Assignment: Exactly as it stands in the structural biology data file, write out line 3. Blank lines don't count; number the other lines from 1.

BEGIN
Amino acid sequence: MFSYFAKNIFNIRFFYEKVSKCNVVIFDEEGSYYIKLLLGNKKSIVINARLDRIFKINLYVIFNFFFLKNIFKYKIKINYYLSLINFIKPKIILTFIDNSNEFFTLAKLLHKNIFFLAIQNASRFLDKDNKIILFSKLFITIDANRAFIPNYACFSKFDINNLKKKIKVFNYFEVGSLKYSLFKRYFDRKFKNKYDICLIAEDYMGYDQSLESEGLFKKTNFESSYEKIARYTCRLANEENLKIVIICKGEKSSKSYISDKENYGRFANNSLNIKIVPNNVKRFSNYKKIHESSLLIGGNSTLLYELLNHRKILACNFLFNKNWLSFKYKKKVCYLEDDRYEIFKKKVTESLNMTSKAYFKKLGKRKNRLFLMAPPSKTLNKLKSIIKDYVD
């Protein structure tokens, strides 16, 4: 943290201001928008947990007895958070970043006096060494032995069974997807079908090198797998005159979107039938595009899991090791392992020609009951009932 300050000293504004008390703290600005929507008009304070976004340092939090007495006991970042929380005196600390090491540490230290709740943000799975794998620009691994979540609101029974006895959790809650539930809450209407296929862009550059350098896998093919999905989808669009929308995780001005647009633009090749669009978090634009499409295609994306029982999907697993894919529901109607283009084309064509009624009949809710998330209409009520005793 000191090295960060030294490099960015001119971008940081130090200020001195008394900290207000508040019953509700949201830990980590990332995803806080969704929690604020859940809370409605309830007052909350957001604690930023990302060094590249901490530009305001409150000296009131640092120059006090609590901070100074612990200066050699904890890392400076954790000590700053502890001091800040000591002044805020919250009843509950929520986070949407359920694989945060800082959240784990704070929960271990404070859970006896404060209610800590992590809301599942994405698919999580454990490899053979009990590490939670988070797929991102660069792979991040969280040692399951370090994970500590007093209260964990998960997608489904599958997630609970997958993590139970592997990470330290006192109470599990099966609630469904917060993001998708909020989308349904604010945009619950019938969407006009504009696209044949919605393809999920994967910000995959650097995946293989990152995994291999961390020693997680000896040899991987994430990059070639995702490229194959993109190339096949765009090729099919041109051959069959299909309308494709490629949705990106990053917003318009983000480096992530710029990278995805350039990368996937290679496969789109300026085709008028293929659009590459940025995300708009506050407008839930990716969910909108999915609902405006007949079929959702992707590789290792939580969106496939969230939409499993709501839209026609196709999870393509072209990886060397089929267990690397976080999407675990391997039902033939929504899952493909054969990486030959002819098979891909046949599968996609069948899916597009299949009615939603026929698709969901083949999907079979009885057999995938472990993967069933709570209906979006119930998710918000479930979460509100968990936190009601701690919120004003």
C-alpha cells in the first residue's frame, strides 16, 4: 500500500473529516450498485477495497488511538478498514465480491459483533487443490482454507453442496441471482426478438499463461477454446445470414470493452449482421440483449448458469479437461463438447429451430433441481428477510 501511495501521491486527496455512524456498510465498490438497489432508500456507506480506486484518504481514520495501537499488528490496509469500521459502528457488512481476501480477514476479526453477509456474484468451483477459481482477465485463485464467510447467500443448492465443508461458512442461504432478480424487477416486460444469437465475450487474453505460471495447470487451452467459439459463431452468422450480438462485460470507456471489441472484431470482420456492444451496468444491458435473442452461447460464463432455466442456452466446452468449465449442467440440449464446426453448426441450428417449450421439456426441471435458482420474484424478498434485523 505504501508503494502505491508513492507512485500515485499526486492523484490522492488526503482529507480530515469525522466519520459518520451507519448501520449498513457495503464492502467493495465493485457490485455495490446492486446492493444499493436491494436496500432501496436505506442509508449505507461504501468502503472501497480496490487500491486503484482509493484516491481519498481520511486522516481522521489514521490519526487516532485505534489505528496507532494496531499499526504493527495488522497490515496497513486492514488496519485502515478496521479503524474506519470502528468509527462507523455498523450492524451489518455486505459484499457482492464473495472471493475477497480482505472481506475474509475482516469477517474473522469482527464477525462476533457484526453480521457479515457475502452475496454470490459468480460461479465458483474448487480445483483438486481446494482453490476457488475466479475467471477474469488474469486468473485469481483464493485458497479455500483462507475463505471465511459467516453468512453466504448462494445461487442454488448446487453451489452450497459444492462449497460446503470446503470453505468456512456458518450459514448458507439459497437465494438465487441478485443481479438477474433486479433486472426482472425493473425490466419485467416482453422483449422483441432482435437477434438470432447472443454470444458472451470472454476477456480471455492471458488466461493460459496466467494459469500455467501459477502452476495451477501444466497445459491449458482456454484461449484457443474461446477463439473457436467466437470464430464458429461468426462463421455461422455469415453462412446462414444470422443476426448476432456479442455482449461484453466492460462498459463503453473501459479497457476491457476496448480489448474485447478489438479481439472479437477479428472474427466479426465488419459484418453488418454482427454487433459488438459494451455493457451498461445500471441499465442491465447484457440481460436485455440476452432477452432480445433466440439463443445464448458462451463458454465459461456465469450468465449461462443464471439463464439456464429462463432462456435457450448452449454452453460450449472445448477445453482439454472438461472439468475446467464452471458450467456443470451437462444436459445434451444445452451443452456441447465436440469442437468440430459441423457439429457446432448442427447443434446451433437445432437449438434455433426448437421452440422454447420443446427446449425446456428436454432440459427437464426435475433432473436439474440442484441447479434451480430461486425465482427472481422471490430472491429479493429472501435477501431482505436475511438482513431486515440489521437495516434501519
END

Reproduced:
C-alpha cells in the first residue's frame, strides 16, 4: 500500500473529516450498485477495497488511538478498514465480491459483533487443490482454507453442496441471482426478438499463461477454446445470414470493452449482421440483449448458469479437461463438447429451430433441481428477510 501511495501521491486527496455512524456498510465498490438497489432508500456507506480506486484518504481514520495501537499488528490496509469500521459502528457488512481476501480477514476479526453477509456474484468451483477459481482477465485463485464467510447467500443448492465443508461458512442461504432478480424487477416486460444469437465475450487474453505460471495447470487451452467459439459463431452468422450480438462485460470507456471489441472484431470482420456492444451496468444491458435473442452461447460464463432455466442456452466446452468449465449442467440440449464446426453448426441450428417449450421439456426441471435458482420474484424478498434485523 505504501508503494502505491508513492507512485500515485499526486492523484490522492488526503482529507480530515469525522466519520459518520451507519448501520449498513457495503464492502467493495465493485457490485455495490446492486446492493444499493436491494436496500432501496436505506442509508449505507461504501468502503472501497480496490487500491486503484482509493484516491481519498481520511486522516481522521489514521490519526487516532485505534489505528496507532494496531499499526504493527495488522497490515496497513486492514488496519485502515478496521479503524474506519470502528468509527462507523455498523450492524451489518455486505459484499457482492464473495472471493475477497480482505472481506475474509475482516469477517474473522469482527464477525462476533457484526453480521457479515457475502452475496454470490459468480460461479465458483474448487480445483483438486481446494482453490476457488475466479475467471477474469488474469486468473485469481483464493485458497479455500483462507475463505471465511459467516453468512453466504448462494445461487442454488448446487453451489452450497459444492462449497460446503470446503470453505468456512456458518450459514448458507439459497437465494438465487441478485443481479438477474433486479433486472426482472425493473425490466419485467416482453422483449422483441432482435437477434438470432447472443454470444458472451470472454476477456480471455492471458488466461493460459496466467494459469500455467501459477502452476495451477501444466497445459491449458482456454484461449484457443474461446477463439473457436467466437470464430464458429461468426462463421455461422455469415453462412446462414444470422443476426448476432456479442455482449461484453466492460462498459463503453473501459479497457476491457476496448480489448474485447478489438479481439472479437477479428472474427466479426465488419459484418453488418454482427454487433459488438459494451455493457451498461445500471441499465442491465447484457440481460436485455440476452432477452432480445433466440439463443445464448458462451463458454465459461456465469450468465449461462443464471439463464439456464429462463432462456435457450448452449454452453460450449472445448477445453482439454472438461472439468475446467464452471458450467456443470451437462444436459445434451444445452451443452456441447465436440469442437468440430459441423457439429457446432448442427447443434446451433437445432437449438434455433426448437421452440422454447420443446427446449425446456428436454432440459427437464426435475433432473436439474440442484441447479434451480430461486425465482427472481422471490430472491429479493429472501435477501431482505436475511438482513431486515440489521437495516434501519